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National Perspective

Washington Insight

January 07, 1998|From The Times Washington Bureau

AND THE CAT SHALL LIE DOWN WITH THE DOG. SOMEDAY: President Clinton likes to see himself as a peacemaker in the world's intractable conflicts--the Middle East, Northern Ireland, Bosnia. But now he has turned his attention to a fervent dispute much closer to home: the unfriendly relations between the presidential pets--Buddy, the new puppy, and Socks, the veteran First Cat. Clinton's latest attempt at reconciling the two took place Tuesday, in full view of the White House press corps. Clinton and Buddy were returning from an outing and ran into Socks in the First Backyard. As Buddy, a chocolate Labrador with blue eyes, barked and jumped around playfully, Socks--who is black with white mittens--assumed the ferocious feline pose, arching his back and standing his ground. The president, seeing a chance for a lesson in camaraderie, brought the two closer together, muzzling the pooch with his hand while his official photographer tried to calm Socks by petting him. But after a few seconds, Buddy sprang loose and ran around the cat, who then bolted. Clearly, the reconciliation session had reached its end. As the president and his dog headed toward the White House, a reporter yelled, "Will this work out?" Clinton replied in a hopeful tone: "Making progress." The president and the First Dog had just returned from the Department of Education, where they surprised Secretary of Education Richard W. Riley at a birthday party thrown by his staff. Buddy made himself at home, stretching out at the secretary's feet as Clinton spoke to a gathering of the staff. "My little dog is already quite comfortable with fame," Clinton said. To which Buddy replied, "Woof."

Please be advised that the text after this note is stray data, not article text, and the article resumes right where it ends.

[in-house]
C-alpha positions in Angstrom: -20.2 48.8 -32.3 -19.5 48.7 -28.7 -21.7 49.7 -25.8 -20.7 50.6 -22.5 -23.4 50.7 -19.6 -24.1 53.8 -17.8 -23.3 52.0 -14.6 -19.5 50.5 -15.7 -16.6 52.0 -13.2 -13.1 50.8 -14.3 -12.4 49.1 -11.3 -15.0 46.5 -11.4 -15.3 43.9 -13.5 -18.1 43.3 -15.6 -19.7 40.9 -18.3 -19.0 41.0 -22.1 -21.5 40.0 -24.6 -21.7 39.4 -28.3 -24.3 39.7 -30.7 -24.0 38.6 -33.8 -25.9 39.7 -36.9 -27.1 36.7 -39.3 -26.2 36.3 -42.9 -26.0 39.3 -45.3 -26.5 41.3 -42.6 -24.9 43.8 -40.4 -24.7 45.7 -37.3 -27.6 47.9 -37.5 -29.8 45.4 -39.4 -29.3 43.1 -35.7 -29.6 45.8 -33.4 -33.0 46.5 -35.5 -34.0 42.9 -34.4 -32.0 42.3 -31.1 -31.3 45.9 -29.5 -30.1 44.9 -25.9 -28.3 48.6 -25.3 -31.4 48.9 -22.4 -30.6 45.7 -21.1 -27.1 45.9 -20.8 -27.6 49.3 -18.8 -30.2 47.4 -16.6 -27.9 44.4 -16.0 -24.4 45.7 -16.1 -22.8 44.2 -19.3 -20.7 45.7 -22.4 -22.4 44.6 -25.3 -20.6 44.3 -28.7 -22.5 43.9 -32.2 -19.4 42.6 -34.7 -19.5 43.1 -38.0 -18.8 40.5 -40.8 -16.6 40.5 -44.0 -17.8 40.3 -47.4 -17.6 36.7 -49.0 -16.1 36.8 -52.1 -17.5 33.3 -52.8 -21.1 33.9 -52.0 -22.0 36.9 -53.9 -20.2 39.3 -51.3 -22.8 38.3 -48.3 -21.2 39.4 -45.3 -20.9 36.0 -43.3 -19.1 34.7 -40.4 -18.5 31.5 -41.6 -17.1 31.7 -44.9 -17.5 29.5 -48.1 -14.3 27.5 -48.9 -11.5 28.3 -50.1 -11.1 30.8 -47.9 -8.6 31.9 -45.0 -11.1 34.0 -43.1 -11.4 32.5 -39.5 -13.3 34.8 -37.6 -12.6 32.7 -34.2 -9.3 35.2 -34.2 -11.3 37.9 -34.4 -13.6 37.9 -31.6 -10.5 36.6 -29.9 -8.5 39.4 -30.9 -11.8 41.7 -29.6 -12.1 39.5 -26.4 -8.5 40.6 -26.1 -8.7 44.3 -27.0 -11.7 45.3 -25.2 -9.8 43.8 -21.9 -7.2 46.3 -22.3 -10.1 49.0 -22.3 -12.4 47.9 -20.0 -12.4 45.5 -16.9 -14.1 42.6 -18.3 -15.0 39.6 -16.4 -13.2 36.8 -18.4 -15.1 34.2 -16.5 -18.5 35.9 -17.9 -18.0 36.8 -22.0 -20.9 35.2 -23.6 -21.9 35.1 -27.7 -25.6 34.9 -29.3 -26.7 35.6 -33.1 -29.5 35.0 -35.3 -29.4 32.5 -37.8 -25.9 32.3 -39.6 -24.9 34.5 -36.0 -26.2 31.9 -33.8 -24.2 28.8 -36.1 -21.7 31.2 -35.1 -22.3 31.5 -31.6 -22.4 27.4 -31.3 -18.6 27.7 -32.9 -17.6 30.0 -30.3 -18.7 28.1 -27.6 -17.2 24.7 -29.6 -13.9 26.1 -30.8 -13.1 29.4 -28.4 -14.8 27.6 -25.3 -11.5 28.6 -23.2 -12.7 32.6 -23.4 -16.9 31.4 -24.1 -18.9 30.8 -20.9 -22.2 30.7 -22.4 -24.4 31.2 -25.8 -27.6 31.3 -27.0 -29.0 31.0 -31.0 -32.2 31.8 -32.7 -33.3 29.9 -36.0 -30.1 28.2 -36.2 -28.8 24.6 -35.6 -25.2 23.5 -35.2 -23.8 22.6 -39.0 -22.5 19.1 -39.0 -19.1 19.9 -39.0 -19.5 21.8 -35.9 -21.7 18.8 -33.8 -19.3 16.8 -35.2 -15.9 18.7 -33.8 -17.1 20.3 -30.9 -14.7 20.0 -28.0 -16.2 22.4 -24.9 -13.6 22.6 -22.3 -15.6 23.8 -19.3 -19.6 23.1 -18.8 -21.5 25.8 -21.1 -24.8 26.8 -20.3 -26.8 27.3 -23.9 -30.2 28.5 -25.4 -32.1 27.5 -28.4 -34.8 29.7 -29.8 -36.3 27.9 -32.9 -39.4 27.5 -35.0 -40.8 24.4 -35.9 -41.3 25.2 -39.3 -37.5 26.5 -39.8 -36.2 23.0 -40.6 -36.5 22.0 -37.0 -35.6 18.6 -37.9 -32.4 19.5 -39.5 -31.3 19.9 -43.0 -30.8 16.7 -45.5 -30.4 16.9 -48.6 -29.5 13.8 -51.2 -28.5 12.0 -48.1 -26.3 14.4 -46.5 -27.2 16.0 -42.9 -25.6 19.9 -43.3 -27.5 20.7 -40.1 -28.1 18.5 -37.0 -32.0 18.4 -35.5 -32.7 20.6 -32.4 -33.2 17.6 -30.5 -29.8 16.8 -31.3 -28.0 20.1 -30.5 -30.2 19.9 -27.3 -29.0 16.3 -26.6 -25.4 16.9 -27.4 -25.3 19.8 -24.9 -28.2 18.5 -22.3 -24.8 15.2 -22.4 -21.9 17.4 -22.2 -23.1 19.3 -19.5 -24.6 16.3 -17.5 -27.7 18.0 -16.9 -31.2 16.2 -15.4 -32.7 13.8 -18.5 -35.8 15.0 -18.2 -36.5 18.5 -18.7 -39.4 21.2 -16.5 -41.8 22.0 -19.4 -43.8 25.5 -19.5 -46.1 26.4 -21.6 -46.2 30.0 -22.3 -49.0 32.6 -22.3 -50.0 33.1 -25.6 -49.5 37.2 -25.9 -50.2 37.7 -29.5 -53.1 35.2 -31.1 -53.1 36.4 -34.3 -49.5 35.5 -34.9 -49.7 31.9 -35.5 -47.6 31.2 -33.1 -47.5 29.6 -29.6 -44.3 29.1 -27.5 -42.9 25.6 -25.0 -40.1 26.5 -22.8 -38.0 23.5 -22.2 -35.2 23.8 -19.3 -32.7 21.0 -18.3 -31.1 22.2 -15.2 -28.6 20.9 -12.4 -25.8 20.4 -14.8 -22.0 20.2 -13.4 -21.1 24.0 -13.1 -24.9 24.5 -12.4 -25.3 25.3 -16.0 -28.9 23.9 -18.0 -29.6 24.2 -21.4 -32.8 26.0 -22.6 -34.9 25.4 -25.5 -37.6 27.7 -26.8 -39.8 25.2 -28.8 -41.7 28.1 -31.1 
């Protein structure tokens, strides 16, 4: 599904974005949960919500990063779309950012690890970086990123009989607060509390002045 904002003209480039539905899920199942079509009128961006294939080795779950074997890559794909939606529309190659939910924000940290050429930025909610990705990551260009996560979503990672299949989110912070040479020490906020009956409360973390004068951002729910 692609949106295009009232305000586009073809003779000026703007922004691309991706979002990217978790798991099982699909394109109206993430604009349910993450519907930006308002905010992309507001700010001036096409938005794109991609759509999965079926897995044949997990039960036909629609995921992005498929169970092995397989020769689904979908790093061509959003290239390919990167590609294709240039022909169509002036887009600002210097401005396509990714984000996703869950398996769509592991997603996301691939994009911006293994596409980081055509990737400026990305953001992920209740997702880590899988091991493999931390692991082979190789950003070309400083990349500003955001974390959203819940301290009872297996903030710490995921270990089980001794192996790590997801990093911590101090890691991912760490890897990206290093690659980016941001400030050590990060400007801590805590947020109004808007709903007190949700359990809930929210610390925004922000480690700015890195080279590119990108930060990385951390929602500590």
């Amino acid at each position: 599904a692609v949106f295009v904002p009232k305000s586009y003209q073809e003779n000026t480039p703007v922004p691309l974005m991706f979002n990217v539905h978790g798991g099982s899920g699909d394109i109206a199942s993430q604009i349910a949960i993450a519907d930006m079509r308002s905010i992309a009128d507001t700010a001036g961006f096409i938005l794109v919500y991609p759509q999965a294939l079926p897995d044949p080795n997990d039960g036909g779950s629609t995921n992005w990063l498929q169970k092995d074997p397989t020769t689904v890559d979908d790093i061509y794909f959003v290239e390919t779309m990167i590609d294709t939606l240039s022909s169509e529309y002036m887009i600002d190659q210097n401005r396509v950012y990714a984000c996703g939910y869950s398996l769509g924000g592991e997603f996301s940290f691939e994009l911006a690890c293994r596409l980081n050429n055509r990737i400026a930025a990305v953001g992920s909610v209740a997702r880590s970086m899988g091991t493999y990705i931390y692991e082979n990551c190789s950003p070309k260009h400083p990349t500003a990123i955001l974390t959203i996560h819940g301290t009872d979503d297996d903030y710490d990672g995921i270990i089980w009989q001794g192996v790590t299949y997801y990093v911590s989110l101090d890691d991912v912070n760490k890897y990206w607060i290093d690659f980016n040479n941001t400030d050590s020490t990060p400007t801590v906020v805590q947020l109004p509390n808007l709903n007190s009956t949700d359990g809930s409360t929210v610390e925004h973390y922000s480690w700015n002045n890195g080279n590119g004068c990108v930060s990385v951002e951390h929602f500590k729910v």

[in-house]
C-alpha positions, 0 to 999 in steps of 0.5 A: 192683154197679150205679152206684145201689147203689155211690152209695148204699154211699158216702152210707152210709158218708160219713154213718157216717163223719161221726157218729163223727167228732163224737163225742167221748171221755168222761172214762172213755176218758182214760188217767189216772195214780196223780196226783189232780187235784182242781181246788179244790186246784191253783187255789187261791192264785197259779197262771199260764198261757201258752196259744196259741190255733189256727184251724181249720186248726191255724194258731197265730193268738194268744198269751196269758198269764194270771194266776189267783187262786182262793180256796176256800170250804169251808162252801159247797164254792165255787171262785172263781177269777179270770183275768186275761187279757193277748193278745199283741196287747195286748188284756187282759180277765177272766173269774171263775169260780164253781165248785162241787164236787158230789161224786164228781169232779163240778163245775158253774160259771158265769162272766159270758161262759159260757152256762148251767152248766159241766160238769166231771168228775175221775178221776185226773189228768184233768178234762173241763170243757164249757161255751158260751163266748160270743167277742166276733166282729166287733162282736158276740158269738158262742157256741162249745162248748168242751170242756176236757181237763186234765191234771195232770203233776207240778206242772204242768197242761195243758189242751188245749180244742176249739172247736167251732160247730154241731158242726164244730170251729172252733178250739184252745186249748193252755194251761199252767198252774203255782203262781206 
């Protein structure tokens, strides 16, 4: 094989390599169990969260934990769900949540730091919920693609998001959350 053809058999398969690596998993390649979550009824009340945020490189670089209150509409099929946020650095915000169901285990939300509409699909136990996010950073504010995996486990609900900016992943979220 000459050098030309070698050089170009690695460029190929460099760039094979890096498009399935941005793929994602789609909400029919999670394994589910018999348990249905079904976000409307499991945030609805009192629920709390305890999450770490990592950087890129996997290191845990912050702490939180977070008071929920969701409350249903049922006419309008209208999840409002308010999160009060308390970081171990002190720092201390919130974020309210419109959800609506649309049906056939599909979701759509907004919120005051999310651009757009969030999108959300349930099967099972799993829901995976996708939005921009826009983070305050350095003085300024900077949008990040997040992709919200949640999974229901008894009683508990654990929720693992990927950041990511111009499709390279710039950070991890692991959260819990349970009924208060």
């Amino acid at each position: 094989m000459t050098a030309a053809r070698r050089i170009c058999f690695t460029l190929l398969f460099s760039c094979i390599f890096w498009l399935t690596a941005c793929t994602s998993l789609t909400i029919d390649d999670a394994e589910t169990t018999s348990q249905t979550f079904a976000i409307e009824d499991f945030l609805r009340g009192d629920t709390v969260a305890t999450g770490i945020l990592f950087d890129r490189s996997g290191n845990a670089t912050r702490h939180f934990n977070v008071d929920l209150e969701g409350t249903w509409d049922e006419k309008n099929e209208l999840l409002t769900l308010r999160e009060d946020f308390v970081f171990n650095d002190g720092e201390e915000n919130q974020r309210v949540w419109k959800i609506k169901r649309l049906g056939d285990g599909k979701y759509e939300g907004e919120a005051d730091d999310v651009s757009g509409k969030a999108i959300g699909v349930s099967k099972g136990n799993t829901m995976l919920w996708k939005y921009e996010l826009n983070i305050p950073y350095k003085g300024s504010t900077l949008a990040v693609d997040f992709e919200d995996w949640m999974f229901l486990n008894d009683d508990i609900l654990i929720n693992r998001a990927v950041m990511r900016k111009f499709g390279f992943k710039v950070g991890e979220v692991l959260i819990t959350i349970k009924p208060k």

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BETTER GET DURACELL: Rep. Christopher Shays (R-Conn.) went for a decade without missing a single vote. But he will have to start his streak, the longest in the House, again in the new year. In October, Shays' beeper lost power while he was in the Capitol chapel and he missed a vote on an environmental amendment. That sole slip-up caused him to fall from Congressional Quarterly's annual tally of perfect voting records, which included 11 members of Congress last year. "It was like I got punched in the stomach," said Shays of his snafu. House members had an average voting rate of 96.3% for 1997's 633 recorded ballots, according to CQ. Senators finished the year with a record-setting 98.7% average voting rate. But Sen. Robert C. Byrd (D-W.Va.) saw his 13-year voting streak come to an end. In his case, it was a biological, rather than technical, problem--a stomach virus.

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TAX DOLLARS AT WORK: Imagine that about 30,000 of the roughly 70,000 nuclear weapons the United States has produced since World War II were unaccounted for? Would you want to find out what happened to them and where they were if they hadn't been dismantled? The Natural Resources Defense Council set about last year trying to determine the status of the nation's nuclear stockpile, using the Freedom of Information Act to force an answer from the Department of Energy. The initial response from DOE--essentially, "We're not sure"--was less than inspiring. The agency told the environmental group that it was having trouble locating the pertinent records. But a recent letter from DOE Assistant Secretary Victor H. Reis offers some good news. Sort of. The agency's Albuquerque Operations Office has identified an electronic database and 15 million pages of paper documents that should contain the answers. Flushing out the information, however, is likely to take two years and cost $3 million.

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